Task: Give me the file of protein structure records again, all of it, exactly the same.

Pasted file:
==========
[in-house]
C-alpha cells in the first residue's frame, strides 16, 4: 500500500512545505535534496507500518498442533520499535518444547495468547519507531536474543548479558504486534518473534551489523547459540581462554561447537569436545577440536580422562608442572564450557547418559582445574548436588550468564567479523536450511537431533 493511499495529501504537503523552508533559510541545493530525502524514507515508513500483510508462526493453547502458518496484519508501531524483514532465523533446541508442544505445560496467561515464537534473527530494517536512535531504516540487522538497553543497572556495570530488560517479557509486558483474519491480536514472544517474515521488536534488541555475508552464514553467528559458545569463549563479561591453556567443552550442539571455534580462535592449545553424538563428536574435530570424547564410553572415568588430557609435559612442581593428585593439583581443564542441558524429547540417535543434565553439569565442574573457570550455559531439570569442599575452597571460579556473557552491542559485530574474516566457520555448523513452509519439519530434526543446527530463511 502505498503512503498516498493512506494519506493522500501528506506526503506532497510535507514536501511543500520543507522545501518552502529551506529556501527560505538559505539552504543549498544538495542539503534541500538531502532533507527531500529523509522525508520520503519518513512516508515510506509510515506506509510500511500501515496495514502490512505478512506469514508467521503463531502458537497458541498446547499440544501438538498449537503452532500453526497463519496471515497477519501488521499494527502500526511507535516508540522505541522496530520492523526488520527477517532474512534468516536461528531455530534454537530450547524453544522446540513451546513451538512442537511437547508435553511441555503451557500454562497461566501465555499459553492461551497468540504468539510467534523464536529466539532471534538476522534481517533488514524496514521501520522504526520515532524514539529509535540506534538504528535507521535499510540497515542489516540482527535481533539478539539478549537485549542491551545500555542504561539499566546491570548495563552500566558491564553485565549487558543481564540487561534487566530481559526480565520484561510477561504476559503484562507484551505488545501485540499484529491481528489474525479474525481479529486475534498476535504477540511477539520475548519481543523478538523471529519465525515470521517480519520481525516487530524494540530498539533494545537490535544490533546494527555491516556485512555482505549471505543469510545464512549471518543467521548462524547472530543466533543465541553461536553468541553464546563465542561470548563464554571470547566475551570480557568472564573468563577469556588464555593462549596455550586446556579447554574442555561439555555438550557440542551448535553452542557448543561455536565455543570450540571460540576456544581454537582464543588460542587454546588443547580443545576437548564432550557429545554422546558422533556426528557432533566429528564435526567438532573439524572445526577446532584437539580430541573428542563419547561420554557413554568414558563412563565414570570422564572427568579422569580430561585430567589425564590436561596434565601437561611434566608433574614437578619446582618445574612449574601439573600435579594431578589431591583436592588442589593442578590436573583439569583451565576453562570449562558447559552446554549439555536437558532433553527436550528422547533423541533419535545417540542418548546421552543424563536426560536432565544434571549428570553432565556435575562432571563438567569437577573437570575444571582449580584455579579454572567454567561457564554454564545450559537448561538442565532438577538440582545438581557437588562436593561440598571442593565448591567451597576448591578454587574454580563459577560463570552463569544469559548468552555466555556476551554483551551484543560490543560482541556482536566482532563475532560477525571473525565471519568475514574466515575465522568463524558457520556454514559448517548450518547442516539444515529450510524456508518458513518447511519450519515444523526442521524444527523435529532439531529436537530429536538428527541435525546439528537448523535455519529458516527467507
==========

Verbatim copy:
[in-house]
C-alpha cells in the first residue's frame, strides 16, 4: 500500500512545505535534496507500518498442533520499535518444547495468547519507531536474543548479558504486534518473534551489523547459540581462554561447537569436545577440536580422562608442572564450557547418559582445574548436588550468564567479523536450511537431533 493511499495529501504537503523552508533559510541545493530525502524514507515508513500483510508462526493453547502458518496484519508501531524483514532465523533446541508442544505445560496467561515464537534473527530494517536512535531504516540487522538497553543497572556495570530488560517479557509486558483474519491480536514472544517474515521488536534488541555475508552464514553467528559458545569463549563479561591453556567443552550442539571455534580462535592449545553424538563428536574435530570424547564410553572415568588430557609435559612442581593428585593439583581443564542441558524429547540417535543434565553439569565442574573457570550455559531439570569442599575452597571460579556473557552491542559485530574474516566457520555448523513452509519439519530434526543446527530463511 502505498503512503498516498493512506494519506493522500501528506506526503506532497510535507514536501511543500520543507522545501518552502529551506529556501527560505538559505539552504543549498544538495542539503534541500538531502532533507527531500529523509522525508520520503519518513512516508515510506509510515506506509510500511500501515496495514502490512505478512506469514508467521503463531502458537497458541498446547499440544501438538498449537503452532500453526497463519496471515497477519501488521499494527502500526511507535516508540522505541522496530520492523526488520527477517532474512534468516536461528531455530534454537530450547524453544522446540513451546513451538512442537511437547508435553511441555503451557500454562497461566501465555499459553492461551497468540504468539510467534523464536529466539532471534538476522534481517533488514524496514521501520522504526520515532524514539529509535540506534538504528535507521535499510540497515542489516540482527535481533539478539539478549537485549542491551545500555542504561539499566546491570548495563552500566558491564553485565549487558543481564540487561534487566530481559526480565520484561510477561504476559503484562507484551505488545501485540499484529491481528489474525479474525481479529486475534498476535504477540511477539520475548519481543523478538523471529519465525515470521517480519520481525516487530524494540530498539533494545537490535544490533546494527555491516556485512555482505549471505543469510545464512549471518543467521548462524547472530543466533543465541553461536553468541553464546563465542561470548563464554571470547566475551570480557568472564573468563577469556588464555593462549596455550586446556579447554574442555561439555555438550557440542551448535553452542557448543561455536565455543570450540571460540576456544581454537582464543588460542587454546588443547580443545576437548564432550557429545554422546558422533556426528557432533566429528564435526567438532573439524572445526577446532584437539580430541573428542563419547561420554557413554568414558563412563565414570570422564572427568579422569580430561585430567589425564590436561596434565601437561611434566608433574614437578619446582618445574612449574601439573600435579594431578589431591583436592588442589593442578590436573583439569583451565576453562570449562558447559552446554549439555536437558532433553527436550528422547533423541533419535545417540542418548546421552543424563536426560536432565544434571549428570553432565556435575562432571563438567569437577573437570575444571582449580584455579579454572567454567561457564554454564545450559537448561538442565532438577538440582545438581557437588562436593561440598571442593565448591567451597576448591578454587574454580563459577560463570552463569544469559548468552555466555556476551554483551551484543560490543560482541556482536566482532563475532560477525571473525565471519568475514574466515575465522568463524558457520556454514559448517548450518547442516539444515529450510524456508518458513518447511519450519515444523526442521524444527523435529532439531529436537530429536538428527541435525546439528537448523535455519529458516527467507